As I say goodbye to 2020, I find myself looking at the options for the winter of 2021 with a whole new perspective and experiences to draw upon. Many years ago, while working as a geologist, I had a VP of Exploration that always had his favourite coffee-stained mug with him – it read: “the time to look out is when things look up”. No doubt many of us believe it couldn’t get worse than 2020 was – so 2021 has to be better, right? Yet the dark skies of the coronavirus still cloud the horizon.
Based upon my first hand experiences last spring with lock downs and restrictions that were placed on cruising yachts, caution seems to be the best course of action. When the independent island states in the eastern Caribbean locked down last spring, many cruisers were caught in very difficult and restrictive conditions – with virtually no options. In many areas they were stuck for months. Therefore, I have decided to only take Oh! as far south as the Bahamas this winter. Typically the winter itinerary for Oh! has been to make a long passage from the Chesapeake area as far south as Antigua. I then spend a few months in the Lessor Antilles before working my way slowly back north to the Chesapeake Bay area of the US where Oh! is hauled out for the hurricane season. With all the uncertainties of a second wave of the corona virus yet to unfold, that is not an option this season.
At least in the Bahamas during the first wave I was still able to cruise and enjoy the March through June lockdowns with relative ease and freedom. Plus, I was in one of the most spectacular cruising grounds to be found. With over 100,000 square miles to cruise, 16 major islands and over 700 smaller islands and islets, the Bahamas are a magical place to sail, explore and, yes, even enjoy a prolonged lockdown.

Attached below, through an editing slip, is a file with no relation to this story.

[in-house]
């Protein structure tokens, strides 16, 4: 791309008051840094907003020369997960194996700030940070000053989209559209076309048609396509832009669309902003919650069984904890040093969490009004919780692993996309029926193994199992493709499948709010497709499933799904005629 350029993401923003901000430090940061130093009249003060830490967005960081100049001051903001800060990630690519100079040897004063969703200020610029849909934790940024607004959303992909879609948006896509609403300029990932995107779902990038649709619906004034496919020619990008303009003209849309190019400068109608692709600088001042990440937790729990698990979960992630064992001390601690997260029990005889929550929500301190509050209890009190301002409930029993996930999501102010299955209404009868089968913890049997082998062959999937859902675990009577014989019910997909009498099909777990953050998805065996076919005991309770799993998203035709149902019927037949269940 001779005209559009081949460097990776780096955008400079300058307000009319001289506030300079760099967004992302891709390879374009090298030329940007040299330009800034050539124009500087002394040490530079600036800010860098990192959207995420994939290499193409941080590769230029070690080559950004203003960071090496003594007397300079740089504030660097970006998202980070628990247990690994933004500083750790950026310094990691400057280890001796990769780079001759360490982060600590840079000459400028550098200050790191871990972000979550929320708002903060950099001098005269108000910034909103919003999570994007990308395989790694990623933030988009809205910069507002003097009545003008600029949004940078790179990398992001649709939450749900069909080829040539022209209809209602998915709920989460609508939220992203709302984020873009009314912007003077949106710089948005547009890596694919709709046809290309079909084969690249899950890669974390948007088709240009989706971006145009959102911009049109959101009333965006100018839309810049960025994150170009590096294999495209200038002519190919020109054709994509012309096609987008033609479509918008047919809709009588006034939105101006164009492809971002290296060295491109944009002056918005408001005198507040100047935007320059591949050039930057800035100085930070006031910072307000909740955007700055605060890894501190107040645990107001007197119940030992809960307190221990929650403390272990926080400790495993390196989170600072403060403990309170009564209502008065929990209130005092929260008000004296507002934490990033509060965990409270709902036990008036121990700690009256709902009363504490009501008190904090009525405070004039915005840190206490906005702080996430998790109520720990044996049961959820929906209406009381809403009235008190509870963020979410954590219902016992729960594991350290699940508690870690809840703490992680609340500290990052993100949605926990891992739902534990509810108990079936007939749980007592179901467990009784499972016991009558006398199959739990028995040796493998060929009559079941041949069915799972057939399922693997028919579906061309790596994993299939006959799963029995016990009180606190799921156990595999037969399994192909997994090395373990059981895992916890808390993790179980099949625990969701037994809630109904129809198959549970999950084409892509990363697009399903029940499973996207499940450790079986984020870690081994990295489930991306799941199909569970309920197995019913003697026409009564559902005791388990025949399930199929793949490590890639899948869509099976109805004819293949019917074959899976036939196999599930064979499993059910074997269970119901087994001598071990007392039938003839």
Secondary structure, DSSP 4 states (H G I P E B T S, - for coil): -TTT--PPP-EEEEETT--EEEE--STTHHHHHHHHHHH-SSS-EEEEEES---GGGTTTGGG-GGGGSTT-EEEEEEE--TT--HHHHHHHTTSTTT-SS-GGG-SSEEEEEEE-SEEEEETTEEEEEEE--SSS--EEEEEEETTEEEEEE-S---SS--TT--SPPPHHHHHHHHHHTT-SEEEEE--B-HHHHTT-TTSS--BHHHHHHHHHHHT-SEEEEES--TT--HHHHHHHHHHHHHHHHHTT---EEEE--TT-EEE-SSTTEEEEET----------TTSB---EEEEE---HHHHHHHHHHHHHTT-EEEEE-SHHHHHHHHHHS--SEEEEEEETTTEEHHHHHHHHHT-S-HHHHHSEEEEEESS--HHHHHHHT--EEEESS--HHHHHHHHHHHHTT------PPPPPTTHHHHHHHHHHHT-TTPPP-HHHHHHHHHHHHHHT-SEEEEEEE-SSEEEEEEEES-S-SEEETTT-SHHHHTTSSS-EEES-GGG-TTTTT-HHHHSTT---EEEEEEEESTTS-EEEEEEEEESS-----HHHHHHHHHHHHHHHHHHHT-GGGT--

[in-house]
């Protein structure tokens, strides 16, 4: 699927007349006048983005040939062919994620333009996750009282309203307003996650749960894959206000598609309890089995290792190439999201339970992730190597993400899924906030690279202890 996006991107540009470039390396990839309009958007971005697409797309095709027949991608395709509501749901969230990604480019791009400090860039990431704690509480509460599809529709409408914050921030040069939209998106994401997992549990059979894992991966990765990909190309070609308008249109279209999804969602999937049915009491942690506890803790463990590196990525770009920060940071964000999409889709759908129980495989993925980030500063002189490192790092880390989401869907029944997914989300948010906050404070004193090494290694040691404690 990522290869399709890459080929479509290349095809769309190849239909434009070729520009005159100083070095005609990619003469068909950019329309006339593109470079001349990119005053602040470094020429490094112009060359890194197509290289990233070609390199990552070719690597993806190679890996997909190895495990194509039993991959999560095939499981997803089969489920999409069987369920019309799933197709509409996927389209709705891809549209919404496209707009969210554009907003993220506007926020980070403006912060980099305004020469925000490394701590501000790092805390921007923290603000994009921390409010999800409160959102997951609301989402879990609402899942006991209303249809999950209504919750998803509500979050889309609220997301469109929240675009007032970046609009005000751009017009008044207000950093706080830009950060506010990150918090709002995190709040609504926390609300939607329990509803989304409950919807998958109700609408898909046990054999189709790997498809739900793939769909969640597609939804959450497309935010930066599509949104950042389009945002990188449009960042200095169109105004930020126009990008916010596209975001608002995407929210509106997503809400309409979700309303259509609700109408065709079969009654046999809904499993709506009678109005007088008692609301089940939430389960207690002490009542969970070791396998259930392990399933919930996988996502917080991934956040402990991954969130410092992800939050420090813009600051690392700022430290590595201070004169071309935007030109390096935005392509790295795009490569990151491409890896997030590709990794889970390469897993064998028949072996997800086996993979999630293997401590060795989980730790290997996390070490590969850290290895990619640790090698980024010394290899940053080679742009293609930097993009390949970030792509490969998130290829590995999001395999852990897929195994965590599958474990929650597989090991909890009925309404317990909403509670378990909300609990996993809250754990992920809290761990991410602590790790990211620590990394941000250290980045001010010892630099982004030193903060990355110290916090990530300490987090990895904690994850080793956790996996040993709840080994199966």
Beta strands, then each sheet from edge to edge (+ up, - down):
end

So…even though things are looking up, with promising vaccines rolling out daily, as a cruising sailor in foreign waters, I still need to “look out”. There is still the possibility that very tight restrictions could return and borders could be shut again. At least in the Bahamas I can cruise with little or no risk of contracting the COVID-19 virus. Even if the country closes its borders, there are so many amazing places to cruise and enjoy, it would take years to explore them all.
In the meantime, traveling to the Bahamas by air is very low risk. There are direct flights from Calgary and Toronto and everyone on those flights must have a negative COVID-19 PCR test in order to be allowed to enter the Bahamas. So, you are boarding an aircraft with a bunch of passengers that have all tested negative within the past 4 days, with no stops, direct to Nassau. With the recent requirement to be tested for COVID-19 prior to boarding your return flight, the same scenario applies for the flight home – the only real inconvenience is the quarantine restrictions when returning to Canada. Yet even those are not so bad if you can work from home or are retired.